Maud'Dib! Maud'Dib! Maud'Dib! Maud'Dib!
Kate and the leather outfit are back in Evolution, but beyond that I didn't have the slightest idea what was happening. "Death-dealer" Selene (Beckinale) is hanging out with the hybrid Michael while vampire lord Markus escapes from hibernation. Markus, it turns out, is the first vampire, and his brother William was the first werewolf. Now Markus wants to release William from imprisonment, and only Selene knows where William is.
This movie also included a preview of a new Tim Allen comedy.
Despite dialogue about how Michael is the first hybrid, there's also dialogue about Markus being a hybrid too, but of what is never explained. I'm also not sure why Markus wants to release William, and further confusion is added by the inclusion of Alexander, Markus and William's immortal father, but apparently neither vampire or werewolf. WTF? Oh, and the actor they got to play Alexander looks as much like Derek Jacobi as is humanly possible.
Beyond the muddled plot there are some nice visuals and a couple of clever action scenes. I just wish the script had been better focused. And they really need to get rid of Michael. That's one toy train that's on a really small track.
Wait... that was Derek Jacobi? Oh Derek, did you really need that boat payment so badly?
Posted at 11:38 PM
Sun - January 15, 2006
Uwe Boll is back with yet another movie based on a marginally popular video game. Yay!
Rayne (Kristanna Loken) is a half-human, half-vampire held captive by a carnival. She escapes and takes to killing vampires, while her father, the vampire lord Kagan (Ben Kingsley -- yes, that Ben Kingsley), sends thralls out to find her. It seems that she’s fated to find some artifacts that can make a vampire immune to the traditional vampire weaknesses. Rayne falls in with the anti-vampire society Brimstone, where her help is embraced by leader Vladamir (Michael Masden) and her ass is embraced by hunky fighter Sebastian (Matt Davis). Michelle Rodriguez is also in the movie, as a Brimstone agent who doesn’t like Rayne for no discernable reason.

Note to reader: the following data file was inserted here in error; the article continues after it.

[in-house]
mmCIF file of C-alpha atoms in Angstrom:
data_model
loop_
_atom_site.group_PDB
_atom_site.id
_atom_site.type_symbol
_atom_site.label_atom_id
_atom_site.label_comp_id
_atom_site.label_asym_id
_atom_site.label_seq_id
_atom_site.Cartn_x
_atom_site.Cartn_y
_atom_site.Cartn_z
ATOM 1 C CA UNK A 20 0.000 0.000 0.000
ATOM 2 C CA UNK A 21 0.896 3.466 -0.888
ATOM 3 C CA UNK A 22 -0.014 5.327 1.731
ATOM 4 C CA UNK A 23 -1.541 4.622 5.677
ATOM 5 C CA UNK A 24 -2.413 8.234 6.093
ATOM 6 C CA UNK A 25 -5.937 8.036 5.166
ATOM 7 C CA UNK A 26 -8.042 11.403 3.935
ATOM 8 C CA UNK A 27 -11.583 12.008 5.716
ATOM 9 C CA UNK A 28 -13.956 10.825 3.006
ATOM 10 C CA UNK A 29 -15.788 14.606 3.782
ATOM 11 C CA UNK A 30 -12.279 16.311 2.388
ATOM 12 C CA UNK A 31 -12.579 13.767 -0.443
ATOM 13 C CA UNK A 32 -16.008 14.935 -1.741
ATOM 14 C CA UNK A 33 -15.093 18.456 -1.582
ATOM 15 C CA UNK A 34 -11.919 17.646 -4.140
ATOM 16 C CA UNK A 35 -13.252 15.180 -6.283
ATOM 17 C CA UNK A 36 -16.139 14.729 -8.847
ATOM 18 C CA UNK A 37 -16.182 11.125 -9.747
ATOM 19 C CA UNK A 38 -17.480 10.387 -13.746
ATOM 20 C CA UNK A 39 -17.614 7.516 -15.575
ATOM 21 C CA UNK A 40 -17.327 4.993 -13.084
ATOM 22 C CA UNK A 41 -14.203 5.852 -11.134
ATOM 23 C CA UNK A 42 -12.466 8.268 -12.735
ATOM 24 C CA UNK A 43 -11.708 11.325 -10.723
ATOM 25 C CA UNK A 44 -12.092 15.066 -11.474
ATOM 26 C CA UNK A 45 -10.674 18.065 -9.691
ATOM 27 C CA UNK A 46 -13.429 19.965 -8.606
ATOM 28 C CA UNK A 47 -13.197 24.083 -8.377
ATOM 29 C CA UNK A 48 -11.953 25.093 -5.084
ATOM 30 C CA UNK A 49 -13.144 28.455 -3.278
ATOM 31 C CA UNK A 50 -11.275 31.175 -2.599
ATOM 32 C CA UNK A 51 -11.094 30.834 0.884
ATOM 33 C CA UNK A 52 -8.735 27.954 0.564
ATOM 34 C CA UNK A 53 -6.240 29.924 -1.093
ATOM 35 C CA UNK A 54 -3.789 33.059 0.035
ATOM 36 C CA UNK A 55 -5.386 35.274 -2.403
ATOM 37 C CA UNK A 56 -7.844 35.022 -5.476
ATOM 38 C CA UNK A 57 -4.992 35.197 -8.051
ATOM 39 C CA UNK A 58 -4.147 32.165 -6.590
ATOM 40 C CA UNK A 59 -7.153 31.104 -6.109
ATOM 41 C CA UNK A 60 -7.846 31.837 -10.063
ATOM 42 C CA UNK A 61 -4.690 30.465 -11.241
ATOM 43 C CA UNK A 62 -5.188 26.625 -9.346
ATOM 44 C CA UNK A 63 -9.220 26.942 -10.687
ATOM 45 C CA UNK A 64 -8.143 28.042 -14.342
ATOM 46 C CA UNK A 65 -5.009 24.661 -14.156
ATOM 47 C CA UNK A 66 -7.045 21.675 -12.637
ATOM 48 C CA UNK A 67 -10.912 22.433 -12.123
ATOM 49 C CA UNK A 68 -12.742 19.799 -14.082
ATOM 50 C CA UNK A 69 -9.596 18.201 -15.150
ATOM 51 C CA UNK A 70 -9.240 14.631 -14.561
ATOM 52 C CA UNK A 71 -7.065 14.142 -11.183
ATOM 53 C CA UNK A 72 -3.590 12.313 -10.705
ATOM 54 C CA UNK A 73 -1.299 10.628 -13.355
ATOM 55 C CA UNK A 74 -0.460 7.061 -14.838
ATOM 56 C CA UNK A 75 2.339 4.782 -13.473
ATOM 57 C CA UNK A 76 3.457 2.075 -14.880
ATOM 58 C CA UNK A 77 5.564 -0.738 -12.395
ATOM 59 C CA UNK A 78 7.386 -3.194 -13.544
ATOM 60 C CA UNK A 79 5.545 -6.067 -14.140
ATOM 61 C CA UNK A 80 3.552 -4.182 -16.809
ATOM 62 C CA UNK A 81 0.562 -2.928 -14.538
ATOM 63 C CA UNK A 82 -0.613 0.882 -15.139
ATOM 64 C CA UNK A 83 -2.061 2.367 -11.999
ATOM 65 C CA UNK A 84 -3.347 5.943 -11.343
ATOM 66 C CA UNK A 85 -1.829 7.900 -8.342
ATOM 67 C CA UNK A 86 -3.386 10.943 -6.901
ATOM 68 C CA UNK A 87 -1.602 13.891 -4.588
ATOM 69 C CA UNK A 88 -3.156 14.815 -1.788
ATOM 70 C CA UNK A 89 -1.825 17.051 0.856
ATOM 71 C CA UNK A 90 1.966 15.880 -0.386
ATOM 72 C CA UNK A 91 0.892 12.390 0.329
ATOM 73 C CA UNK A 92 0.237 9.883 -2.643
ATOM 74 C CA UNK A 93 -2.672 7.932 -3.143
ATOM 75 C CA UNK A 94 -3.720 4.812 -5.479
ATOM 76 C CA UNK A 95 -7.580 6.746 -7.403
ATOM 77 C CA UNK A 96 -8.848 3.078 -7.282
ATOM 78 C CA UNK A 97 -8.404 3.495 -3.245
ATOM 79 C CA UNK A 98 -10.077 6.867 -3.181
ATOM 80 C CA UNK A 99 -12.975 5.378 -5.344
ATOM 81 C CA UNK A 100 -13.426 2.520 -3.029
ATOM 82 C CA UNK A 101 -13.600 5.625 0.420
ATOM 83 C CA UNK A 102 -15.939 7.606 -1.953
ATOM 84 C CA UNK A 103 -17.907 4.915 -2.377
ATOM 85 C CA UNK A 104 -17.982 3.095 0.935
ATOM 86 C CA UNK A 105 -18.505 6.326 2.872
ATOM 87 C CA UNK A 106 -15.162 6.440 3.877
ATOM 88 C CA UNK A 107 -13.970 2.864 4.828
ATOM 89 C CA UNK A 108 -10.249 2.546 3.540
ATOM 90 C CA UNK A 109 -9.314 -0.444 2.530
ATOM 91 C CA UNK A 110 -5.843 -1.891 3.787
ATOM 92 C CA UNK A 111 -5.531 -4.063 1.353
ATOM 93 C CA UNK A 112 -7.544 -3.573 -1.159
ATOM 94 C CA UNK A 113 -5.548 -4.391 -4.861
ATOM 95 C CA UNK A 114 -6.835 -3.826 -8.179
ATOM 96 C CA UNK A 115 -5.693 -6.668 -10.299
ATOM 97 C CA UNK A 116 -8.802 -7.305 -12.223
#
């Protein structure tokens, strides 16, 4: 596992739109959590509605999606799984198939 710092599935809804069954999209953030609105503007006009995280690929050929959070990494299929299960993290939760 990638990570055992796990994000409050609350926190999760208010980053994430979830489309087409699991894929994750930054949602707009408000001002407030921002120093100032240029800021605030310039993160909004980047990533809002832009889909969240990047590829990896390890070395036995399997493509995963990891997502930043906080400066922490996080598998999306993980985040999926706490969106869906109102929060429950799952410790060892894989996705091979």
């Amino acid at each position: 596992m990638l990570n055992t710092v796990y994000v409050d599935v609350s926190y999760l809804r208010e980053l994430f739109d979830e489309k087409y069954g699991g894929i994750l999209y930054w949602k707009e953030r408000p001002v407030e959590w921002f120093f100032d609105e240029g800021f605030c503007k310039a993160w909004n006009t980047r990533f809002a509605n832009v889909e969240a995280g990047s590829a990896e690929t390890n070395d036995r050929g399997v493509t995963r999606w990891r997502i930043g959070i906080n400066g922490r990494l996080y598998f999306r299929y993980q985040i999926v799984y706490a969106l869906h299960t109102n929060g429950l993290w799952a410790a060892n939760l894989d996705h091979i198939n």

The hardest working crucifix in show business.
This is by far Uwe Boll’s best film. That’s not to say it’s a good movie, but unlike his two previous videogame-derived epics, House of the Dead (2003) and Alone in the Dark (2005) there’s an obvious reason to watch this movie: Kristanna Loken in slinky outfits. Credit where credit is due, the movie does deliver on that. It’s also obligatory that I mention that Loken does get briefly toppless, but it’s in a bit that’s the very definition of a gratuitous sex scene, and Boll shoots and edits it incompetently.
How is Kristanna Loken as an actress? How do I put this so as not to sound like a complete sexist pig?
Ah, screw it. She’s pretty when she’s quiet.
On the other hand, she chose the right vehicle for her major speaking role debut. She doesn't look that bad compared to all the established actors who completely embarrass themselves. Chief among them would be Masden and Meatloaf Aday, who don't even seem to be trying. Other people, like Kingsley and Rodriguez are merely horribly miscast.